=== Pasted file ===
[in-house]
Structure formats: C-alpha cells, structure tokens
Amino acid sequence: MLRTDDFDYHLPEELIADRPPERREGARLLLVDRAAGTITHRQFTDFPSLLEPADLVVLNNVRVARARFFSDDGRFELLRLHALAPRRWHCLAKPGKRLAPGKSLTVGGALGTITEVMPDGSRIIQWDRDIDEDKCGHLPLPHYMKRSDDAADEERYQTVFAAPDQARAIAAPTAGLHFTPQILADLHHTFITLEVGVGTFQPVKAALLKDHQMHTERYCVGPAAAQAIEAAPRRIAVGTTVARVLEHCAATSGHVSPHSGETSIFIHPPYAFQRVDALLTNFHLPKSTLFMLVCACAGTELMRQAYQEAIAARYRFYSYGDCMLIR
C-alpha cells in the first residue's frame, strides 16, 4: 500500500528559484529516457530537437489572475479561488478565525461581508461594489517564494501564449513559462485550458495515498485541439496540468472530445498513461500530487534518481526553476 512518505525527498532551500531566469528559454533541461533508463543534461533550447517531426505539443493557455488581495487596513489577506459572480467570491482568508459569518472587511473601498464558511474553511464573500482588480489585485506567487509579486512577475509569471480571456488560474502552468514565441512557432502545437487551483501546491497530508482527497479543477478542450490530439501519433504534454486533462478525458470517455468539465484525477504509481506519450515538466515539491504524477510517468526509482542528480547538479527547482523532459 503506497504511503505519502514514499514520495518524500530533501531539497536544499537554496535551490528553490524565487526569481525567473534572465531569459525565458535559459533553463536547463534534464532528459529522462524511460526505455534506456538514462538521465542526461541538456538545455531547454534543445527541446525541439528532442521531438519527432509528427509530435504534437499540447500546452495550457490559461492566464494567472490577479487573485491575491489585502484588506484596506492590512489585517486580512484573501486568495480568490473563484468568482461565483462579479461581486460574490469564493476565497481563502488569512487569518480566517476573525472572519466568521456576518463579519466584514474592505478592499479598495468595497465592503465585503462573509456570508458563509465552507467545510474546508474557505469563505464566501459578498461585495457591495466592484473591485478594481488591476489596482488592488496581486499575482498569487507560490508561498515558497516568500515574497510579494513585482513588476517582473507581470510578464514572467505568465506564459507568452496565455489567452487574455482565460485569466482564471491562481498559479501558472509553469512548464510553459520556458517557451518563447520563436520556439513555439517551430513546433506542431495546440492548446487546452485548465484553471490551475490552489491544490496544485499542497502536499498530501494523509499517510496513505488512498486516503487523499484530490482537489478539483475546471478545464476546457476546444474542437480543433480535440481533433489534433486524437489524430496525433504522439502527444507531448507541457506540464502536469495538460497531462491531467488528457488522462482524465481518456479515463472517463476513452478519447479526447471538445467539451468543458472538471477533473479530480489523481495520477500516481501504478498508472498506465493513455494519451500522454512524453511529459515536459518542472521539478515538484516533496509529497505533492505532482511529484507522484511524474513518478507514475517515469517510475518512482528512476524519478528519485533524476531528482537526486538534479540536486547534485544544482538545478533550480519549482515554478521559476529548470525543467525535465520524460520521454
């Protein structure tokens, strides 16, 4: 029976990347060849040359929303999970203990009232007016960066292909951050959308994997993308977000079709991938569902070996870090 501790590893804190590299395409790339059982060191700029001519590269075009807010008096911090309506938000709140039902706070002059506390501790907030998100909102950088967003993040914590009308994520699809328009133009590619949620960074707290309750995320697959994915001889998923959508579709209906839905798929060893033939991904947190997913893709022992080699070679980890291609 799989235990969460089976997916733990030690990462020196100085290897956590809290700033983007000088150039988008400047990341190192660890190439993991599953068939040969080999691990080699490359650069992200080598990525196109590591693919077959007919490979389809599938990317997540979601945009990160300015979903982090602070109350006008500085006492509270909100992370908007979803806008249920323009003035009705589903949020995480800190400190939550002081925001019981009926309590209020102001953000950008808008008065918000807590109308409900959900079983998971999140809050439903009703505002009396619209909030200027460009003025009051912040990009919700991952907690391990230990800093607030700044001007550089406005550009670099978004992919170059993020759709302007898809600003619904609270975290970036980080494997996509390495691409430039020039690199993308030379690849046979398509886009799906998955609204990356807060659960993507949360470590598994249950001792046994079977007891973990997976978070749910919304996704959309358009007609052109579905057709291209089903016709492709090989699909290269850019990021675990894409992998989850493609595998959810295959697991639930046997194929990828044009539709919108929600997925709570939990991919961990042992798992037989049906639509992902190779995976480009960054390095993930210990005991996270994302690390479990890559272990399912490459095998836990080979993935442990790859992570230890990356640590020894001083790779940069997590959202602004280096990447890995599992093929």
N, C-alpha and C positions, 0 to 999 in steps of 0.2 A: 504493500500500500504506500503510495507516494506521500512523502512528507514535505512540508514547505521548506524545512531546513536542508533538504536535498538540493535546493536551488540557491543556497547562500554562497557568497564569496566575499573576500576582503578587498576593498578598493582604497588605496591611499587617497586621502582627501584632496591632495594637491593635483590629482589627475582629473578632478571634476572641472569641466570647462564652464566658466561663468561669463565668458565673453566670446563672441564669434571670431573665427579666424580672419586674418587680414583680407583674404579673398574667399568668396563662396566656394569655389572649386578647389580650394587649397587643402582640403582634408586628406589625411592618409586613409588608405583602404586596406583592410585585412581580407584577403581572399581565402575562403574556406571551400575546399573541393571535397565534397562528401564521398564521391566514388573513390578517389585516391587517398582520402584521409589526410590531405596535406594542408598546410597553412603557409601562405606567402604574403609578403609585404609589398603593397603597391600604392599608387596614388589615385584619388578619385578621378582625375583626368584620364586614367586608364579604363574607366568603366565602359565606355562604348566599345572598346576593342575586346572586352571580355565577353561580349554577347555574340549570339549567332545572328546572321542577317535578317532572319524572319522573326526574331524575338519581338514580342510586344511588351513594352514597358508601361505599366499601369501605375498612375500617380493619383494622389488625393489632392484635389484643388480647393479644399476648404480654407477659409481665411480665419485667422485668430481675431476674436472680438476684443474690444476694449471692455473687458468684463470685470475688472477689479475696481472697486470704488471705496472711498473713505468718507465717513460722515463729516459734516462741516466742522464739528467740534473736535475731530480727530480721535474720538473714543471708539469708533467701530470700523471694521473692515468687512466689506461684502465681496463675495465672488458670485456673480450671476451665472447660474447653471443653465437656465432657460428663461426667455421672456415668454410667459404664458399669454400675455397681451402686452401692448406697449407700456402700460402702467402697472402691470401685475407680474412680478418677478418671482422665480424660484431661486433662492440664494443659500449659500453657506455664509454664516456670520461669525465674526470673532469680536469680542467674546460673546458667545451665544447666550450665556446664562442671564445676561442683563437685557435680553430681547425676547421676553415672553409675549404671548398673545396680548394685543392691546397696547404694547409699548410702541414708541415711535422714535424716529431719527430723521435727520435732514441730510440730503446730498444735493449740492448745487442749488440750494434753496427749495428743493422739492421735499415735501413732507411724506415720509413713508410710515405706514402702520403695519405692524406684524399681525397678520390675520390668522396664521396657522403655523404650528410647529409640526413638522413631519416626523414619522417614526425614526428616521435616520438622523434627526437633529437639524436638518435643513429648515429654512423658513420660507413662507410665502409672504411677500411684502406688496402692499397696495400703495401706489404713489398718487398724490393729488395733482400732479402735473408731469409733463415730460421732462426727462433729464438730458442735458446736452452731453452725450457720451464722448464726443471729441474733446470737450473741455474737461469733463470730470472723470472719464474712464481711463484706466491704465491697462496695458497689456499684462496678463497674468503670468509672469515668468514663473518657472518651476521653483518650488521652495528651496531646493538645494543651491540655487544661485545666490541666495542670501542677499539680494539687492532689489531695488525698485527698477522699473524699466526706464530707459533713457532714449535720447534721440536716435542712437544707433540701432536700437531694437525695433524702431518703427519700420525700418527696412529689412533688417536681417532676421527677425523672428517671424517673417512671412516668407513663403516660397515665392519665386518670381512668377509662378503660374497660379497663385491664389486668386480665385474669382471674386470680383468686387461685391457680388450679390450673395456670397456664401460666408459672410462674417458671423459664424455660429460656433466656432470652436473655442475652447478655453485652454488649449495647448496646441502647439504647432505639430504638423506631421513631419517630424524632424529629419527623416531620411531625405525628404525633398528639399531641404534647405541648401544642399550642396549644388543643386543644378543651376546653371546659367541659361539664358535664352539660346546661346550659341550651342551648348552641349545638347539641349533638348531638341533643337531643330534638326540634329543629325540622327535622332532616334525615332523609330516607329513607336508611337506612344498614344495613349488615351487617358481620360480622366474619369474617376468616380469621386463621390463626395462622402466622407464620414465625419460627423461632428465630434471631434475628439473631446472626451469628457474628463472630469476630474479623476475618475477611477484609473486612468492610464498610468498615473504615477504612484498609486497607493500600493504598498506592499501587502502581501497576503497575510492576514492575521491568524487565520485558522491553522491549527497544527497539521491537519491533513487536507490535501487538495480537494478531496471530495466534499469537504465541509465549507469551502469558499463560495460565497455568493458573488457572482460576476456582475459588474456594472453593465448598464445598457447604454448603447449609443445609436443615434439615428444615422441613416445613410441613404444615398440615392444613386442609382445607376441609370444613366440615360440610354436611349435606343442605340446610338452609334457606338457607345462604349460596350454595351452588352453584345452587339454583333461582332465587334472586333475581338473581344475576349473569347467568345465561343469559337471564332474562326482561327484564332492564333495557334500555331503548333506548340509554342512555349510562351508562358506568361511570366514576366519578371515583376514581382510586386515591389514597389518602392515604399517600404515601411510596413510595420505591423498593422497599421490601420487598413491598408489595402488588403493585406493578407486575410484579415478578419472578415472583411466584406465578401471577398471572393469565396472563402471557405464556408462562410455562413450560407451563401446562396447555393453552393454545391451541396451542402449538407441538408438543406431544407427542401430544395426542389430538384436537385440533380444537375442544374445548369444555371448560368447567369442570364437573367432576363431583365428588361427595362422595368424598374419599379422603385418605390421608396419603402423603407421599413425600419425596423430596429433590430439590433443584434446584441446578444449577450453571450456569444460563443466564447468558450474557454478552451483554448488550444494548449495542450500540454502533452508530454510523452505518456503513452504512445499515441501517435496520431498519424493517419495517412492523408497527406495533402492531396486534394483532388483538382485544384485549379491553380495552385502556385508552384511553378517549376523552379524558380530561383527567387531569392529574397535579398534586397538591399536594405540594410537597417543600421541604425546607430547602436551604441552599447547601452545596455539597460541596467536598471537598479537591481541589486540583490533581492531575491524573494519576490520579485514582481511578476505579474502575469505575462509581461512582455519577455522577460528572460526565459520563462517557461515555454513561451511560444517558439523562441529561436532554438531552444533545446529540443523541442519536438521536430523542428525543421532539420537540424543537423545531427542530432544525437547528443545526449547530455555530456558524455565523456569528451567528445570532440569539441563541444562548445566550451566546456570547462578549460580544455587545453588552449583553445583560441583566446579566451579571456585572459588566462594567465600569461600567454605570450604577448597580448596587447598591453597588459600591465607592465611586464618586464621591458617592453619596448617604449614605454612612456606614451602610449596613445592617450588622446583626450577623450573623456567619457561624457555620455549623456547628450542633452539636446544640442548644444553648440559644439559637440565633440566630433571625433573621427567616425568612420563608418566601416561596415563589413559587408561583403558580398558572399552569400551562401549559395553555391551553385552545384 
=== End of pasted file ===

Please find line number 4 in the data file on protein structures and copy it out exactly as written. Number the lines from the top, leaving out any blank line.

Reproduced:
C-alpha cells in the first residue's frame, strides 16, 4: 500500500528559484529516457530537437489572475479561488478565525461581508461594489517564494501564449513559462485550458495515498485541439496540468472530445498513461500530487534518481526553476 512518505525527498532551500531566469528559454533541461533508463543534461533550447517531426505539443493557455488581495487596513489577506459572480467570491482568508459569518472587511473601498464558511474553511464573500482588480489585485506567487509579486512577475509569471480571456488560474502552468514565441512557432502545437487551483501546491497530508482527497479543477478542450490530439501519433504534454486533462478525458470517455468539465484525477504509481506519450515538466515539491504524477510517468526509482542528480547538479527547482523532459 503506497504511503505519502514514499514520495518524500530533501531539497536544499537554496535551490528553490524565487526569481525567473534572465531569459525565458535559459533553463536547463534534464532528459529522462524511460526505455534506456538514462538521465542526461541538456538545455531547454534543445527541446525541439528532442521531438519527432509528427509530435504534437499540447500546452495550457490559461492566464494567472490577479487573485491575491489585502484588506484596506492590512489585517486580512484573501486568495480568490473563484468568482461565483462579479461581486460574490469564493476565497481563502488569512487569518480566517476573525472572519466568521456576518463579519466584514474592505478592499479598495468595497465592503465585503462573509456570508458563509465552507467545510474546508474557505469563505464566501459578498461585495457591495466592484473591485478594481488591476489596482488592488496581486499575482498569487507560490508561498515558497516568500515574497510579494513585482513588476517582473507581470510578464514572467505568465506564459507568452496565455489567452487574455482565460485569466482564471491562481498559479501558472509553469512548464510553459520556458517557451518563447520563436520556439513555439517551430513546433506542431495546440492548446487546452485548465484553471490551475490552489491544490496544485499542497502536499498530501494523509499517510496513505488512498486516503487523499484530490482537489478539483475546471478545464476546457476546444474542437480543433480535440481533433489534433486524437489524430496525433504522439502527444507531448507541457506540464502536469495538460497531462491531467488528457488522462482524465481518456479515463472517463476513452478519447479526447471538445467539451468543458472538471477533473479530480489523481495520477500516481501504478498508472498506465493513455494519451500522454512524453511529459515536459518542472521539478515538484516533496509529497505533492505532482511529484507522484511524474513518478507514475517515469517510475518512482528512476524519478528519485533524476531528482537526486538534479540536486547534485544544482538545478533550480519549482515554478521559476529548470525543467525535465520524460520521454